Kuwait Ranked 6th Among Arab Countries And 67th Globally In Cyber Security
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 Kuwait ranked sixth among Arab countries and 67th globally with a score of 0.600 in the Global Cybersecurity Index published recently. The index measures the commitment of 175 countries to cybersecurity at a global level in order to raise awareness of the importance and different dimensions of the issue.

On the ranking of other Gulf nations, Saudi Arabia ranked first in the Arab region and 13th internationally with a score of 0.881. This achievement reflects the great support provided by the Custodian of the Two Holy Mosques King Salman bin Abdulaziz Al Saud and Crown Prince Mohammad Bin Salman for the plans and programs of the cybersecurity in the Kingdom, according to statement issued today, the National Cybersecurity Authority (NCA) on Wednesday.

The statement, carried by the Saudi Press Agency (SPA), referred to the issuance of the Royal Order establishing the NCA. The NCA affirmed that it seeks to enhance a protection of the Kingdom’s cyberspace in collaboration with the relevant bodies, adding that it has launched a number of important initiatives and projects contributing to enhance the cybersecurity. The NCA looks forward to a secure and reliable Saudi cyberspace through a higher level of cybersecurity in all national organizations, the statement added.

Oman came in second regionally and 16th internationally with a score of 0.868, Qatar ranked third in the region and 17th internationally with a score of 0.860, the United Arab Emirates ranked fifth regionally and 33rd globally with a score of 0.807 while Bahrain ranked seventh in the region and 68th globally with a score of 0.585.

Microsoft said it seized 99 websites used by Iranian hackers to steal sensitive information and launch other cyberattacks. The company said the group, which it has been tracking since 2013, has tried to snoop on activists, journalists, political dissidents, defense industry workers and others in the Middle East, including some who were “protesting oppressive regimes” in the region.

Hackers did so by tricking people in those organizations to click on malicious links disguised to resemble wellknown brands, including Microsoft and its LinkedIn, Outlook and Windows products, Microsoft said in court filings. Wednesday’s announcement tied the hackers to the country of Iran but not specifically to its government.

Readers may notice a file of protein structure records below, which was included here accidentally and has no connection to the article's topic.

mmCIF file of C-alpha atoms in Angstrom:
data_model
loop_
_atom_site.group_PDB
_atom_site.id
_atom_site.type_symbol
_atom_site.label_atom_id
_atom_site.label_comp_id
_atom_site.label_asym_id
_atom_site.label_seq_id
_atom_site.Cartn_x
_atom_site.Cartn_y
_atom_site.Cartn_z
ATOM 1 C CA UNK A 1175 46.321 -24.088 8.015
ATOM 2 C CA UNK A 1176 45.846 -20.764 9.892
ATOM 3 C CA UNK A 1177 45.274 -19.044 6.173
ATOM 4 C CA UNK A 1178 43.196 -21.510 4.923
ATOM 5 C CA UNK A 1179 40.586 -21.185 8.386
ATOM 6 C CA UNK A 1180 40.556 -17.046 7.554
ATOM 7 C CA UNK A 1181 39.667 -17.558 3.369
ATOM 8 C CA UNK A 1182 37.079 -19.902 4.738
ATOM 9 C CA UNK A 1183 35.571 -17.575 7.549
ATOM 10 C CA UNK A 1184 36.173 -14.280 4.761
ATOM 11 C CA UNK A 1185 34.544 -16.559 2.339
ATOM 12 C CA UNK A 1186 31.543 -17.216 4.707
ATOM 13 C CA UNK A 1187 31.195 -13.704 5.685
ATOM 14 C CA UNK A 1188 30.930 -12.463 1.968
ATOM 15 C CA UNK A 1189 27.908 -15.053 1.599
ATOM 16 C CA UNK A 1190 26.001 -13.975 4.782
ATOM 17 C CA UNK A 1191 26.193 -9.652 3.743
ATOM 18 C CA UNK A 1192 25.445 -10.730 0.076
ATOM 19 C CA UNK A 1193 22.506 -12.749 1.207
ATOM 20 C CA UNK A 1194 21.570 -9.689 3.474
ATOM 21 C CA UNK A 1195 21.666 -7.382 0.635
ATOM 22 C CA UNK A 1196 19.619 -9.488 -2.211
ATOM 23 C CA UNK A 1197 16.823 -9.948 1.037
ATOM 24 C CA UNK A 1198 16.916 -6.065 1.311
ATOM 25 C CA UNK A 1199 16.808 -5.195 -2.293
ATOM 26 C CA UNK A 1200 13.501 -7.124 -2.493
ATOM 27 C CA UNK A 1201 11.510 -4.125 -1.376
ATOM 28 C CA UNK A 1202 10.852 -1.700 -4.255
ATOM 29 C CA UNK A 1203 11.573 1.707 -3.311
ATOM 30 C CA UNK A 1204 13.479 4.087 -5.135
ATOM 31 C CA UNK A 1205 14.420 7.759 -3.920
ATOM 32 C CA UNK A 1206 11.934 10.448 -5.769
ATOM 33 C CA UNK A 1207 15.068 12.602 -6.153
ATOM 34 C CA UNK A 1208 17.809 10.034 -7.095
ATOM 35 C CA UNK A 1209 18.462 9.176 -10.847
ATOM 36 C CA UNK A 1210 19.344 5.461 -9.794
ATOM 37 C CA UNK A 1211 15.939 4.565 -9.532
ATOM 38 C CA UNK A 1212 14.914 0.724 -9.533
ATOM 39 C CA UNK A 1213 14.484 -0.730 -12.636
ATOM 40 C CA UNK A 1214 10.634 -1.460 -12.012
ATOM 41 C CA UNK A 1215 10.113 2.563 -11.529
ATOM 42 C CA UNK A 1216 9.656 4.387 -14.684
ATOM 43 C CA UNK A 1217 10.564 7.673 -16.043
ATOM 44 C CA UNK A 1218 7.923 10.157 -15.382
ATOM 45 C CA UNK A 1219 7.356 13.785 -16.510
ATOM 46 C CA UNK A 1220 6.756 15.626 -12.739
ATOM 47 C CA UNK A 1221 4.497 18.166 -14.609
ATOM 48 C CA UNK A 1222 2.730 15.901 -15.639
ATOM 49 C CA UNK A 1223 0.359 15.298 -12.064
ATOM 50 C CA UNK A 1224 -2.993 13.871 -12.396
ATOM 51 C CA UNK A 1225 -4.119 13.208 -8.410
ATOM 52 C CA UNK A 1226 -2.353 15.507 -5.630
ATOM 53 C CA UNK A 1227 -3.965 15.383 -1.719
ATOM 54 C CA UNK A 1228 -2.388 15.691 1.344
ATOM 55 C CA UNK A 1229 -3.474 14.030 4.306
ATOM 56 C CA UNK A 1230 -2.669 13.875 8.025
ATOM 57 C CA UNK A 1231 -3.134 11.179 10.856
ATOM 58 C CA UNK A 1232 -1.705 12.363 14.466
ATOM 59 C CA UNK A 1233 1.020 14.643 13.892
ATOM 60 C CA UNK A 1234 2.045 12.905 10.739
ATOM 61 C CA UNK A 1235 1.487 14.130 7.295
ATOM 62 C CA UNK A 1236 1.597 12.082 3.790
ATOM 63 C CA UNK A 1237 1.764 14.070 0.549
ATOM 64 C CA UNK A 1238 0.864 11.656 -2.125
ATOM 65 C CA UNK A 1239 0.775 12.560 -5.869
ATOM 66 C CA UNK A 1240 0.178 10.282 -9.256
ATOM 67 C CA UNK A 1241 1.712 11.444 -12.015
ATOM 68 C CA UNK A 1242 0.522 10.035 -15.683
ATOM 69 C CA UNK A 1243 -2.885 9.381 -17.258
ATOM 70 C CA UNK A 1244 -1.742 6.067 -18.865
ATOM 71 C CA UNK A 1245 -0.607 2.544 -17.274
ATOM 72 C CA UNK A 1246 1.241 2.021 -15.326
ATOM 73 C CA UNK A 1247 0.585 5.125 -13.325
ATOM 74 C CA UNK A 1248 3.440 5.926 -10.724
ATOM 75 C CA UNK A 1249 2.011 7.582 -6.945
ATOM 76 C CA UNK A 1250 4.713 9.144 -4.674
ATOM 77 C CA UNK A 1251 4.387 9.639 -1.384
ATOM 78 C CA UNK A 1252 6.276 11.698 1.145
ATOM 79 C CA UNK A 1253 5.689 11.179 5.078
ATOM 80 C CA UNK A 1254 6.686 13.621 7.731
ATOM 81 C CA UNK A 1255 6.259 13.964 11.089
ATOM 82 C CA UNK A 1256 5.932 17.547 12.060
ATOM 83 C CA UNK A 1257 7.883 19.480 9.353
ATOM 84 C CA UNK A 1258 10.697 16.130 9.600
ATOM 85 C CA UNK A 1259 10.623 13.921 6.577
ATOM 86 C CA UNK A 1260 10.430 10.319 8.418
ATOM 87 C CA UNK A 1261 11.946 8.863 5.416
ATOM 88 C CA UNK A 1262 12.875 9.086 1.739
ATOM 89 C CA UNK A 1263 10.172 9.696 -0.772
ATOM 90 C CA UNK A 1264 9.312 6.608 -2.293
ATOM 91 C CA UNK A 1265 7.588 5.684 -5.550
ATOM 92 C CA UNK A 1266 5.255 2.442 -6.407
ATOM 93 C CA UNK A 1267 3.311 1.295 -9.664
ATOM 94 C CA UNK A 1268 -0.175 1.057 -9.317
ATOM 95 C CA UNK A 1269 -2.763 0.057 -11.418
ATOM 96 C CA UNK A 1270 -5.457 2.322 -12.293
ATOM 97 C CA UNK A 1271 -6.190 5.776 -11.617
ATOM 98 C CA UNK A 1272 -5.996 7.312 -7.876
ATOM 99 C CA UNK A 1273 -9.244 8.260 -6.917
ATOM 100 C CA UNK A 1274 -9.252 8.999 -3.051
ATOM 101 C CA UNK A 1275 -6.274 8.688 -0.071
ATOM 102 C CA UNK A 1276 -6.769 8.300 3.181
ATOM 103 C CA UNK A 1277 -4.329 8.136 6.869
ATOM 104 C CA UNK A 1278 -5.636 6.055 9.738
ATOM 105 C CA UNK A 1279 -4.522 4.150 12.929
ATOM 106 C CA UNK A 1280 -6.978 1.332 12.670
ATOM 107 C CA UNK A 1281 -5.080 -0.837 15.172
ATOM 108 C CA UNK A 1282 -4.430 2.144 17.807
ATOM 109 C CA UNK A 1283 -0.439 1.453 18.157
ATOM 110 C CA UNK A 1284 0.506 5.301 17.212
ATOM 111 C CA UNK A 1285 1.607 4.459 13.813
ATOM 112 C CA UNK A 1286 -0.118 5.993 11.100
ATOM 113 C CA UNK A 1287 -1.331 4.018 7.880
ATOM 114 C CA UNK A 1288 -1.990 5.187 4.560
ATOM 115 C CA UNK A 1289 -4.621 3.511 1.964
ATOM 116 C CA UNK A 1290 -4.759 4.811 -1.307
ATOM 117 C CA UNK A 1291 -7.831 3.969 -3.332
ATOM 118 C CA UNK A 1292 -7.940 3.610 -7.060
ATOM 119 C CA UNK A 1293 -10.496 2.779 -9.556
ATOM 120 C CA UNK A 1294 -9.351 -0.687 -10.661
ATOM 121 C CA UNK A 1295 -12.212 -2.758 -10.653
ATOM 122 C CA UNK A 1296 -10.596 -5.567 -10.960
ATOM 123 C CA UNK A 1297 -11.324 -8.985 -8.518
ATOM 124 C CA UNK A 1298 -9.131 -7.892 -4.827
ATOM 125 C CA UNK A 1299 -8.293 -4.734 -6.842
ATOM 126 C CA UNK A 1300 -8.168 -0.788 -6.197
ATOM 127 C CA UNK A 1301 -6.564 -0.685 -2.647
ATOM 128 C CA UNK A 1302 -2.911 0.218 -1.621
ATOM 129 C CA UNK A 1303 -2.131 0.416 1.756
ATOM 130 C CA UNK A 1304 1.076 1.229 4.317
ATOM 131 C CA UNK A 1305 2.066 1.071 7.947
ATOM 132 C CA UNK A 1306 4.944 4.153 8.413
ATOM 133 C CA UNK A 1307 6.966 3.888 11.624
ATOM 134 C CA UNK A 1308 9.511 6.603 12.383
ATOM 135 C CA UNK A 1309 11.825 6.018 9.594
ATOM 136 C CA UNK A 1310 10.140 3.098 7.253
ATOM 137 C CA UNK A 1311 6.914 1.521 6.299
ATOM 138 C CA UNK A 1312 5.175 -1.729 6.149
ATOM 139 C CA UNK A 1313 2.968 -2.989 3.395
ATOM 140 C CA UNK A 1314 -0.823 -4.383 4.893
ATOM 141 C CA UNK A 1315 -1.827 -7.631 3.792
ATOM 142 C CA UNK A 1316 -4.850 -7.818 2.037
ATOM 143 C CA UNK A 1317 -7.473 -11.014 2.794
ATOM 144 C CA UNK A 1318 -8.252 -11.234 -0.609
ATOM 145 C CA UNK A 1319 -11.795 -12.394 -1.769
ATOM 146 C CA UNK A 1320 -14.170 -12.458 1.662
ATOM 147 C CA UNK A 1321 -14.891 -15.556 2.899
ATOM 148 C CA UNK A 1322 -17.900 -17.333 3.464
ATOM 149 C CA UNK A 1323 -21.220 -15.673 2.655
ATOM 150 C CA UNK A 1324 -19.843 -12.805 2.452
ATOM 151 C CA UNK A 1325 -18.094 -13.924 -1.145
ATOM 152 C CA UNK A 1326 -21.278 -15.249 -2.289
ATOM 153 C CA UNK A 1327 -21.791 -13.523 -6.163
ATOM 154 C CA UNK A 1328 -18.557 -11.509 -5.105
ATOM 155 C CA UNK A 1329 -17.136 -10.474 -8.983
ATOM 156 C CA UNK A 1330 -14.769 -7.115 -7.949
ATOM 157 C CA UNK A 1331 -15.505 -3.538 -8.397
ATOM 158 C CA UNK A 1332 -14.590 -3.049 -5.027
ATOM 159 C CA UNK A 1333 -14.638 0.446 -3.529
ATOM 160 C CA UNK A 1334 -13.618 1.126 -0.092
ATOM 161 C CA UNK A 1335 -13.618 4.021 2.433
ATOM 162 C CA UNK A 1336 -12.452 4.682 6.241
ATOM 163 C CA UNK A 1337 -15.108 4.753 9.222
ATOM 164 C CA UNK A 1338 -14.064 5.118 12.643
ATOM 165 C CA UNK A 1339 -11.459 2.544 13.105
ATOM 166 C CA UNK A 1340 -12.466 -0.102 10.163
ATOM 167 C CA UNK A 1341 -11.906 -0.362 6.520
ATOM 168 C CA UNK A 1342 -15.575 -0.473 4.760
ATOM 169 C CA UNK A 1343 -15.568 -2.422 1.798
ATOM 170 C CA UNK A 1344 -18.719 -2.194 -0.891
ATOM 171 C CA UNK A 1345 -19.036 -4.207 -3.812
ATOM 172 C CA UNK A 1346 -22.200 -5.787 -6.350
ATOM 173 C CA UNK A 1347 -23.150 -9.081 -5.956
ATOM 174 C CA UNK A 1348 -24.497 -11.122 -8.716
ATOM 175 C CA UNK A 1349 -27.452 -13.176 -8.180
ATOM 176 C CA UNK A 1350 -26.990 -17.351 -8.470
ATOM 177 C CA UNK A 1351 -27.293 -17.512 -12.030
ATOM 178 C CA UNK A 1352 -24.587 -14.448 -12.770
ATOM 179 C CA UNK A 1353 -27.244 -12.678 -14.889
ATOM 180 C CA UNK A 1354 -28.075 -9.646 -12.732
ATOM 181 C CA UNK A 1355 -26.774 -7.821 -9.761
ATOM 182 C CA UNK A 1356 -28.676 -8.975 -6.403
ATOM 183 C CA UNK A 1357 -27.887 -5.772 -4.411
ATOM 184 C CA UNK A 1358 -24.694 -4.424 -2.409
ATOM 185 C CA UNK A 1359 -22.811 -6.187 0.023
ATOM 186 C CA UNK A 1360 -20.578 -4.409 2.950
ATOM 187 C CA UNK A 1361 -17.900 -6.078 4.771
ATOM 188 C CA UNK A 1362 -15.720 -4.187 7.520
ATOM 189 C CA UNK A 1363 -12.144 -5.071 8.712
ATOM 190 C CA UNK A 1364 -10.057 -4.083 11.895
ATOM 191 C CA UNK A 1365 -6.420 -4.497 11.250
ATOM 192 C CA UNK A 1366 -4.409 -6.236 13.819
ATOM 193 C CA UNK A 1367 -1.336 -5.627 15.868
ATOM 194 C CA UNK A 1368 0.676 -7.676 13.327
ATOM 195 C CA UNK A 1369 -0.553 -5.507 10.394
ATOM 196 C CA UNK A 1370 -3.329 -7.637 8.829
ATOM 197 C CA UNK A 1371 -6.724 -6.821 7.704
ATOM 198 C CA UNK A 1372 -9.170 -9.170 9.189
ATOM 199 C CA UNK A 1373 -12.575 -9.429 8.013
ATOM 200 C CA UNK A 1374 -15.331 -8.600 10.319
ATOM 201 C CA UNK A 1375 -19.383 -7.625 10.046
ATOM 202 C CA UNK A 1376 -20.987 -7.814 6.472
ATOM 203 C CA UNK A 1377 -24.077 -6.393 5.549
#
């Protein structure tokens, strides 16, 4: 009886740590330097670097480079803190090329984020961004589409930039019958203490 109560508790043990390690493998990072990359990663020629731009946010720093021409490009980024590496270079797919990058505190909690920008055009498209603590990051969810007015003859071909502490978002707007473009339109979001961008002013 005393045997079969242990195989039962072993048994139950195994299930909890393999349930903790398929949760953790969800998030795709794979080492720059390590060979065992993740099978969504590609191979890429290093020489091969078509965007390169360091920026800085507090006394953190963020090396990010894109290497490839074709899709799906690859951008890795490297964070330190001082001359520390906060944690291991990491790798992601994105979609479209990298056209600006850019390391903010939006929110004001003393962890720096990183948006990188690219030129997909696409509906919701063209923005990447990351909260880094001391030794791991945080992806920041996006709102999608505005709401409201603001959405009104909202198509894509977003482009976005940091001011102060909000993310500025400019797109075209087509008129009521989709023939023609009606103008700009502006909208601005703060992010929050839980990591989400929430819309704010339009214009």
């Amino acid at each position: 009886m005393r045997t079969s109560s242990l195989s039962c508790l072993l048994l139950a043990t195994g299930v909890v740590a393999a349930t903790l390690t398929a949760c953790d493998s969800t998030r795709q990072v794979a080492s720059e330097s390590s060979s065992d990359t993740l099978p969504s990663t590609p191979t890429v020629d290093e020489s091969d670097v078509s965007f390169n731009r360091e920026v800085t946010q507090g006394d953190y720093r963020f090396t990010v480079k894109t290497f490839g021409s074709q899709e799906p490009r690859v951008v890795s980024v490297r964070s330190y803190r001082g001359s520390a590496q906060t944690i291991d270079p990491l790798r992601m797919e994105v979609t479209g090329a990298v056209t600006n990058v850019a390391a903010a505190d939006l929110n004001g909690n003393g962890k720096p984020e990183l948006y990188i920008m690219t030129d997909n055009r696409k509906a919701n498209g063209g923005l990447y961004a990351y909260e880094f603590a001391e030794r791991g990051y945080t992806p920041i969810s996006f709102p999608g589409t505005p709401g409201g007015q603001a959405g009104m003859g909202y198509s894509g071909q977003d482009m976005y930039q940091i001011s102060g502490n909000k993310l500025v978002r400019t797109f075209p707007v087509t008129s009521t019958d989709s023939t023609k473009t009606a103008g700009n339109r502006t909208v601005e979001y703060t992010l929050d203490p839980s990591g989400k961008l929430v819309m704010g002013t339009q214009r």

A spokesman for Iran’s mission to the United Nations didn’t respond to an email and phone call seeking comment Wednesday. Iran has denied involvement in other hacking efforts identified by Microsoft.

Microsoft calls the hacking group Phosphorus, while others call it APT35 or Charming Kitten. Allison Wikoff, a security researcher at Atlanta-based Secureworks, said it is one of the “more active Iranian threat groups” she has observed. She said Microsoft’s takedown was a big win using a practice known as “sinkholing,” which involves taking over adversary domains and analyzing their traffic to protect against future attacks.

Microsoft sued the hacking group in US District Court in Washington this month and described a hacking operation that “demonstrates skill, patience and access to resources.” The hackers’ malicious software, according to the lawsuit, “effectively morphs the trusted, Microsoft-trademarked Windows system into a tool of deception and theft.” Microsoft said the group typically tries to infiltrate a target’s personal accounts, not their work accounts, by luring them into clicking on a link to a compromised website or opening a malicious attachment. Hackers, the company said, used fake domain names that resembled Microsoft and other well-known brands. They also created fake social media profiles to target people.

Microsoft said hackers were damaging the company by breaking into its customers’ online accounts and computer networks. US District Judge Amy Berman Jackson sided with the company in a March 15 ruling, arguing that there was good cause to believe the hacking activity was harming the company, its customers and the public.

The documents were unsealed Wednesday. Microsoft has taken hacking groups to court before. The Redmond, Washington, company used a similar strategy in 2016 to seize fake domains created by Russia-backed hackers who were later found to have been meddling in the US presidential election.

29 Mar, 2019 303
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